The critics could not forever hide from the Filipino people the truth - and true nature of PMA Class '71. In many ways, the Class was exceptional in their successful roles as military leaders, government managers, politicians, business leaders, and professionals. The impact of these tangible accomplishments of the Matatags in serving the interest and welfare of the Armed Forces of the Philippines, in particular, and the Filipino nation, in general, would be felt if not today then tomorrow.

It is then a wonder how the Matatags have emerged triumphant and winners under these difficult circumstances.

BRIEF HISTORY

One hundred forty eight (148) ambitious and confused young men, belonging to Class 1971, entered the Philippine Military Academy as plebes on April 1, 1967. For the beast barracks, they were billeted at the summer camp field near Borromeo Field. The big welcome sign conspicuously displayed atop its entrance that read – “From This Camp Shall Emerge the Future Generals of the Armed Forces of the Philippines” - was prophetic.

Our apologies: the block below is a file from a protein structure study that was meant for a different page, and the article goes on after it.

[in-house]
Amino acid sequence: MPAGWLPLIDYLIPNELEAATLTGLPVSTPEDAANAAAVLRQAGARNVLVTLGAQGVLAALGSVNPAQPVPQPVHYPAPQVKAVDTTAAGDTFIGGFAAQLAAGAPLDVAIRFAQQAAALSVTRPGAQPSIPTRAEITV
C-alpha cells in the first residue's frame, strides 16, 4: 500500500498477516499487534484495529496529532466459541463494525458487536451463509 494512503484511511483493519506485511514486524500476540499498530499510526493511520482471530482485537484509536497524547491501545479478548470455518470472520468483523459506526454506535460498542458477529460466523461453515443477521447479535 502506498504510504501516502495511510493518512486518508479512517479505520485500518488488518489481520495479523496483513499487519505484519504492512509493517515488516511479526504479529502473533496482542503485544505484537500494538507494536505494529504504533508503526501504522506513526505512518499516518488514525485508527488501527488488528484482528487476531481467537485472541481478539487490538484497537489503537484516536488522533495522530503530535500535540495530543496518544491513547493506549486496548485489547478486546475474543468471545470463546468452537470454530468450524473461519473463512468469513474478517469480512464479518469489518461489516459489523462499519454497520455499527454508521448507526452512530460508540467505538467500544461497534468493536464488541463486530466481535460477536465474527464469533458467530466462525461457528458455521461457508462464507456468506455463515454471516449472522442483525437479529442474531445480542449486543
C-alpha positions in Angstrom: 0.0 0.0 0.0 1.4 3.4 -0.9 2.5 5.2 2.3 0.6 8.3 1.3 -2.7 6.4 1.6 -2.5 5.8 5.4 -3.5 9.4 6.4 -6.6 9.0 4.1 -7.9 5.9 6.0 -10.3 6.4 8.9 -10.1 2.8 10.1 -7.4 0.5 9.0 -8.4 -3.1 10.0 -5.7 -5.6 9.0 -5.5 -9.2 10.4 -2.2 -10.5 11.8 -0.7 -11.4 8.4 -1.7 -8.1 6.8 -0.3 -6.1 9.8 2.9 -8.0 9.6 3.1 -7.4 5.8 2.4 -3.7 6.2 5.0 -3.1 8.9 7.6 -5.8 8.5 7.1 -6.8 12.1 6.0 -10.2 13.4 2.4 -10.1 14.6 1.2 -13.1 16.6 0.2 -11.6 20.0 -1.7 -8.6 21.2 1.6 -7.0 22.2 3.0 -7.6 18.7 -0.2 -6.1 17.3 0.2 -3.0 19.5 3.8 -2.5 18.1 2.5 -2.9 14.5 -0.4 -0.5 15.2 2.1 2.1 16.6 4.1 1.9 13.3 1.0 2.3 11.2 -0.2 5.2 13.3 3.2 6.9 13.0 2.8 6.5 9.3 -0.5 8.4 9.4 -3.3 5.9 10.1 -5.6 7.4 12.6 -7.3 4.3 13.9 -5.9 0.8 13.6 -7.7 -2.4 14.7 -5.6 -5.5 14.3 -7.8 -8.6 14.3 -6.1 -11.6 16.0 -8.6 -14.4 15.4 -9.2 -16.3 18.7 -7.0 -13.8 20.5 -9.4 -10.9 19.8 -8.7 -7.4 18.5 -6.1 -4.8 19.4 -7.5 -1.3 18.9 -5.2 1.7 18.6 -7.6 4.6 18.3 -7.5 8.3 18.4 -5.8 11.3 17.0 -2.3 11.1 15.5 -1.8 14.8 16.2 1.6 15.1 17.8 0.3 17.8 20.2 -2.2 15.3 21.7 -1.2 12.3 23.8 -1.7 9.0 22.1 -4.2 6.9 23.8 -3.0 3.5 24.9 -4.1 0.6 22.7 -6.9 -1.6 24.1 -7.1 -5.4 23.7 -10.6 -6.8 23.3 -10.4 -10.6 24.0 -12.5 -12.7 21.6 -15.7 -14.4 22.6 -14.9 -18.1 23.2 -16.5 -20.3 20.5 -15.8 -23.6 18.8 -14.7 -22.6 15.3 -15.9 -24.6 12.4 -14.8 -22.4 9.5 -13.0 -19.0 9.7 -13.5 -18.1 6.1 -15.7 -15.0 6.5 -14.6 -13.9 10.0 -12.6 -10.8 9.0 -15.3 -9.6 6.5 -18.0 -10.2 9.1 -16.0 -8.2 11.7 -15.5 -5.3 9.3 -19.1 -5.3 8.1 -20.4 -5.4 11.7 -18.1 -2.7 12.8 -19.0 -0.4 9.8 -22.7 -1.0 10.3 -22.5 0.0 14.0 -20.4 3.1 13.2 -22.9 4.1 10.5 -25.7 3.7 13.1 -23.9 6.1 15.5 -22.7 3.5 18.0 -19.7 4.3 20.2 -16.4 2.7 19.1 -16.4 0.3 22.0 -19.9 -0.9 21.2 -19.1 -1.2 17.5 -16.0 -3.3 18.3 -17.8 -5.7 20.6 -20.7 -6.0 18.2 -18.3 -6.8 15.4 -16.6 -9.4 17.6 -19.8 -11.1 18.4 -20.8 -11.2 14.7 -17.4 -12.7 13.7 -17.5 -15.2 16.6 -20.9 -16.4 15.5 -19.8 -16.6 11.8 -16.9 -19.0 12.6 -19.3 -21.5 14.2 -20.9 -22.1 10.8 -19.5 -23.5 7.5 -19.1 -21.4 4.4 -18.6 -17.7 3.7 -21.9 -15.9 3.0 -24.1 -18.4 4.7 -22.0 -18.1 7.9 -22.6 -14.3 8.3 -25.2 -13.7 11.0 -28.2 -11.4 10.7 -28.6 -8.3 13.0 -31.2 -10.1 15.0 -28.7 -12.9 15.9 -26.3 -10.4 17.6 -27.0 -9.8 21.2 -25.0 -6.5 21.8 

After four years of Saturday parades and inspections, field training exercises, and military and academic classes, one hundred nine (109) Matatags, now composed of the eighty four (84) remaining original members and joined by twenty five (25) others who formerly belonged to classes ’70, ‘69 and ‘68, graduated on April 2, 1971. They were conferred the degree of Bachelor of Science, including Cadet Wilfredo Tapia who was posthumously graduated. He succumbed to leukemia exactly a month before graduation. His grieving mother was there to receive the diploma for him. Except for Willy Tapia, they were all commissioned as second lieutenants/ensigns. Second Lieutenant Narciso Abaya, West Point ’71 and Navy Ensign Bienvenido Alano, US Naval Academy Annapolis ‘71, who both started their cadet days at PMA, opted to become regular members of PMA Class ’71 upon their graduation from the US Military Services schools in 1971.